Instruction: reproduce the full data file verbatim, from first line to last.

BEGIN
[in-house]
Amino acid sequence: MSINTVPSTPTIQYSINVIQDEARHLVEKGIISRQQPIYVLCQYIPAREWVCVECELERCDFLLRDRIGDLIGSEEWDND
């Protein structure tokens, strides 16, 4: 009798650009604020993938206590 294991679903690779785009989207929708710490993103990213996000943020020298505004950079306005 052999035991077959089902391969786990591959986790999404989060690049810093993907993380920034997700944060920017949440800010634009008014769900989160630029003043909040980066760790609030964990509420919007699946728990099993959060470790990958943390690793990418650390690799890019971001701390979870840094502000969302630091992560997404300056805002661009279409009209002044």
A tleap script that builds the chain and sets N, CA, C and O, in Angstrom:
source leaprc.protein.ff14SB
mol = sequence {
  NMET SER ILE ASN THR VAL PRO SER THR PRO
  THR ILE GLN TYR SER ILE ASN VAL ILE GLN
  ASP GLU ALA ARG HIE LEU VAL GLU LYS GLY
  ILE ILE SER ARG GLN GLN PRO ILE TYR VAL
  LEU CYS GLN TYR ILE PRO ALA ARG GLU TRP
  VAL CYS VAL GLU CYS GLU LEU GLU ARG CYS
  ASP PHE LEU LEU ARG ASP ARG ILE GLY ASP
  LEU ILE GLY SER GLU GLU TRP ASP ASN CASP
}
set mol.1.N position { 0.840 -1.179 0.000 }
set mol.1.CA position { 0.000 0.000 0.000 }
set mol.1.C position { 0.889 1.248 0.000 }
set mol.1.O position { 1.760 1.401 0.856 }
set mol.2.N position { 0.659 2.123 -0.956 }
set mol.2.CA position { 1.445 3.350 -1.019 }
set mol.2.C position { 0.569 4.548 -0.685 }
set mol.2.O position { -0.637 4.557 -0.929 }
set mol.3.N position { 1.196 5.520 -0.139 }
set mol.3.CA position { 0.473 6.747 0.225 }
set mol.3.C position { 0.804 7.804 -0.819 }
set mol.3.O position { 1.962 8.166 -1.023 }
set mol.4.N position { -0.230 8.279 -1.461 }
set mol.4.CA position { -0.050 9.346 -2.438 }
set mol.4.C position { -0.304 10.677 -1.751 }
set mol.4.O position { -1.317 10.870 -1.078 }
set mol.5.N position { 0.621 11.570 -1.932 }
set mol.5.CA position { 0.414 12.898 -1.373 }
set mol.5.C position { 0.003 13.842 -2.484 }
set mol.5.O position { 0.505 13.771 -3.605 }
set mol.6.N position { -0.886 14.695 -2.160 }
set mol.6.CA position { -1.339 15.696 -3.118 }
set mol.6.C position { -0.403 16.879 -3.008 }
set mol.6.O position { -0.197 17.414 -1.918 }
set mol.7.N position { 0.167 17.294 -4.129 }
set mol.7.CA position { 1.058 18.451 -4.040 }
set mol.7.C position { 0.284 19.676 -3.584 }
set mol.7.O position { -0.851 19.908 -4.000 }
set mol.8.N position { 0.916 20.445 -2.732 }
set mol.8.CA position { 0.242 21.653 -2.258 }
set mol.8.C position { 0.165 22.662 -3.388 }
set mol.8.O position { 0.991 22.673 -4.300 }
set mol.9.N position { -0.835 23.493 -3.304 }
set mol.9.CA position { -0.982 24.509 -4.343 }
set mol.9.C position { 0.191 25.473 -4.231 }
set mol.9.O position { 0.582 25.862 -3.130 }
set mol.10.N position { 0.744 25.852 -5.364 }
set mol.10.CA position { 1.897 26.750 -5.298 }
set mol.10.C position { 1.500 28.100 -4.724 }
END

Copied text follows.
[in-house]
Amino acid sequence: MSINTVPSTPTIQYSINVIQDEARHLVEKGIISRQQPIYVLCQYIPAREWVCVECELERCDFLLRDRIGDLIGSEEWDND
């Protein structure tokens, strides 16, 4: 009798650009604020993938206590 294991679903690779785009989207929708710490993103990213996000943020020298505004950079306005 052999035991077959089902391969786990591959986790999404989060690049810093993907993380920034997700944060920017949440800010634009008014769900989160630029003043909040980066760790609030964990509420919007699946728990099993959060470790990958943390690793990418650390690799890019971001701390979870840094502000969302630091992560997404300056805002661009279409009209002044």
A tleap script that builds the chain and sets N, CA, C and O, in Angstrom:
source leaprc.protein.ff14SB
mol = sequence {
  NMET SER ILE ASN THR VAL PRO SER THR PRO
  THR ILE GLN TYR SER ILE ASN VAL ILE GLN
  ASP GLU ALA ARG HIE LEU VAL GLU LYS GLY
  ILE ILE SER ARG GLN GLN PRO ILE TYR VAL
  LEU CYS GLN TYR ILE PRO ALA ARG GLU TRP
  VAL CYS VAL GLU CYS GLU LEU GLU ARG CYS
  ASP PHE LEU LEU ARG ASP ARG ILE GLY ASP
  LEU ILE GLY SER GLU GLU TRP ASP ASN CASP
}
set mol.1.N position { 0.840 -1.179 0.000 }
set mol.1.CA position { 0.000 0.000 0.000 }
set mol.1.C position { 0.889 1.248 0.000 }
set mol.1.O position { 1.760 1.401 0.856 }
set mol.2.N position { 0.659 2.123 -0.956 }
set mol.2.CA position { 1.445 3.350 -1.019 }
set mol.2.C position { 0.569 4.548 -0.685 }
set mol.2.O position { -0.637 4.557 -0.929 }
set mol.3.N position { 1.196 5.520 -0.139 }
set mol.3.CA position { 0.473 6.747 0.225 }
set mol.3.C position { 0.804 7.804 -0.819 }
set mol.3.O position { 1.962 8.166 -1.023 }
set mol.4.N position { -0.230 8.279 -1.461 }
set mol.4.CA position { -0.050 9.346 -2.438 }
set mol.4.C position { -0.304 10.677 -1.751 }
set mol.4.O position { -1.317 10.870 -1.078 }
set mol.5.N position { 0.621 11.570 -1.932 }
set mol.5.CA position { 0.414 12.898 -1.373 }
set mol.5.C position { 0.003 13.842 -2.484 }
set mol.5.O position { 0.505 13.771 -3.605 }
set mol.6.N position { -0.886 14.695 -2.160 }
set mol.6.CA position { -1.339 15.696 -3.118 }
set mol.6.C position { -0.403 16.879 -3.008 }
set mol.6.O position { -0.197 17.414 -1.918 }
set mol.7.N position { 0.167 17.294 -4.129 }
set mol.7.CA position { 1.058 18.451 -4.040 }
set mol.7.C position { 0.284 19.676 -3.584 }
set mol.7.O position { -0.851 19.908 -4.000 }
set mol.8.N position { 0.916 20.445 -2.732 }
set mol.8.CA position { 0.242 21.653 -2.258 }
set mol.8.C position { 0.165 22.662 -3.388 }
set mol.8.O position { 0.991 22.673 -4.300 }
set mol.9.N position { -0.835 23.493 -3.304 }
set mol.9.CA position { -0.982 24.509 -4.343 }
set mol.9.C position { 0.191 25.473 -4.231 }
set mol.9.O position { 0.582 25.862 -3.130 }
set mol.10.N position { 0.744 25.852 -5.364 }
set mol.10.CA position { 1.897 26.750 -5.298 }
set mol.10.C position { 1.500 28.100 -4.724 }